“Yes, of course, if it will settle your mind about the place.”

She touched my arm. “It would settle my mind.”

“Well then, it’s decided,” I laughed, “Just pick a day and a time.”

“How does tomorrow at ten sound? We could have breakfast on the patio and then you could wander the house and grounds and see if you feel what I feel.”

I was trembling like a schoolboy inside—giddy at the thought of being with her.

“Tomorrow at ten will be fine,” I managed to say.

 

The next morning the maid admitted me and led me back through the house to a shaded flagstone patio where a table was set and Tara was waiting.

She looked even lovelier than the night before. Her long chestnut hair was swept up and caught into a loose pony, with one disheveled braid loosened and allowed to cascade down the right side of her face. The effect was disarming—she looked elegant, yet vulnerable.

She stood to greet me, giving me a chaste hug, while allowing her lips to lightly brush my cheek.

“I’m so glad you could come,” she whispered.

I smiled and shakily took a seat opposite her, trying to conceal my trembling hands, by placing them in my lap.

The maid poured coffee, and we engaged in polite chitchat while she set out two elegant plates of Artichoke-Scrambled Eggs Benedict.

“This is not my usual breakfast,” I laughed.

“It’s not mine either,” she said, and I caught a suggestion it meant more than that—or maybe I was looking for a deeper significance—and that bothered me as well.

But face it, I was here on assignment, and she was another man’s wife. End of story—or was it? I was feeling totally off balance.

I decided to come to the point.

“Well, how do you suggest we go about discerning if there are spirits in the house?”

She paused, fork in hand, her brow furrowed in thought. “I always sense them when I’m alone—just sort of browsing around—cutting flowers or sitting down by the lake.”

“Good! Then, I think you should keep to your usual routines and I’ll browse as well and see what I observe.”

“How long should we give it?” she asked, eyes dancing.

“Oh, I’d say, give it until noon. We’ll meet back here and compare notes.”

“Fair enough,” she smiled.

I had to force myself to separate from her and begin exploring the rooms of the house.

But my so-called investigation was a ruse—I was mainly preoccupied with Tara herself and excited to be able to surreptitiously observe her whenever I could.

 

The first hour was incredibly ordinary and mundane—watching the maids doing their chores and watching Tara sitting alone by the lake.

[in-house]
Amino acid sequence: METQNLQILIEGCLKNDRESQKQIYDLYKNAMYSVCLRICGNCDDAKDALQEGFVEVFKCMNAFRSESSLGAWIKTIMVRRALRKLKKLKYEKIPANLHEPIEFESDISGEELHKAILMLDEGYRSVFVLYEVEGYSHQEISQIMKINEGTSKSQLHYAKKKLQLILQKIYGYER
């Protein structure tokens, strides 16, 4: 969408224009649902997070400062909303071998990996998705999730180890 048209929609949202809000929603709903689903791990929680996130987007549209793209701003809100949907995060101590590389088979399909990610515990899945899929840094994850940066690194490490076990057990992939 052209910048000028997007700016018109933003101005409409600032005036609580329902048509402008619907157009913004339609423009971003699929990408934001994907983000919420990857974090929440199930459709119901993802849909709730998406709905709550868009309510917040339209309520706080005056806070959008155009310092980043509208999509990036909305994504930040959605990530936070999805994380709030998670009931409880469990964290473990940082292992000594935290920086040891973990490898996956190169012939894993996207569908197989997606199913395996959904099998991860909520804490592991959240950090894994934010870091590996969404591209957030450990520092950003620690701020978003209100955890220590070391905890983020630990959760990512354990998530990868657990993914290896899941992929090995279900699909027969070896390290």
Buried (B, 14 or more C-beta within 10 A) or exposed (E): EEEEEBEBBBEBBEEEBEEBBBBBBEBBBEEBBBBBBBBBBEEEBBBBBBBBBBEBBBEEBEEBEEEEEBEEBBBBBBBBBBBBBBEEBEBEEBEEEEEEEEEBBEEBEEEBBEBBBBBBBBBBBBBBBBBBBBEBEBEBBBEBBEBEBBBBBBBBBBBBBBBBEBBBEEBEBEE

The grandfather clock in the downstairs study had just chimed eleven when I saw Tara come in from the patio, and walk down the long hallway. And then, without warning, she disappeared into thin air right before my eyes.

I was so astounded it took me a few moments to process what just occurred.

I walked back along the hallway hoping to find Tara in an adjoining room, but she had truly vanished without a trace.

My snooping caught the attention of the head housekeeper—a grim looking Spanish lady of indeterminate age.

“Can I help you, Sir?”

“I was looking for Mrs. Pendleton—I saw her walk down this hall but she seems to have completely disappeared.”

The woman eyed me suspiciously. “I don’t concern myself with where Madame goes—it is her affair.”

The way she said the latter word and the bitter tone of her voice conveyed more than words alone could say. It was like seeing the world reflected in a raindrop. I deduced she mistrusted Tara—probably seeing her as a trophy wife and viewing my presence here in the house alone with her as evidence of Madame’s many suspected affairs.

I wanted to talk further, but the taciturn housekeeper abruptly turned on her heel and walked brusquely away.

I continued searching the house and gardens to no avail, but when the clock chimed noon, Tara was back on the patio waiting for me as planned.

“Did you discern anything, Zach?”

I didn’t want to alarm her, but couldn’t lie either.

“I did pick up on some unusual vibes—I can’t be sure exactly what’s going on, but if it’s okay with you, I’d like to come back another time.”

Her face lit up and she hugged me. “Oh Zach, thank you so much for believing me. I knew there was something wrong in this house.”

I told her I’d be in touch the next week, and resolved to contact Pendleton as soon as I could.

Pendleton was strangely unaffected by my report.

We sat again in The Dancing Skeleton Pub, and I again enjoyed the prime rib sandwich, and he again imbibed a liquid lunch.

“So, I’m not going out of my mind,” he growled.

“No, there’s something very strange going on,” I conceded.

He nodded, lost in thought.

“I told your wife I should return another time and continue to observe things.”

“Yes, yes,” he muttered, “ I’ll have to get back to you on that—in the meantime, you kept up your end of the bargain, so you’ll be receiving a very generous honorarium in the mail.”

He stood up, signaling the end of the meeting. “Thank you, Newson—and as I said, I’ll be in touch.”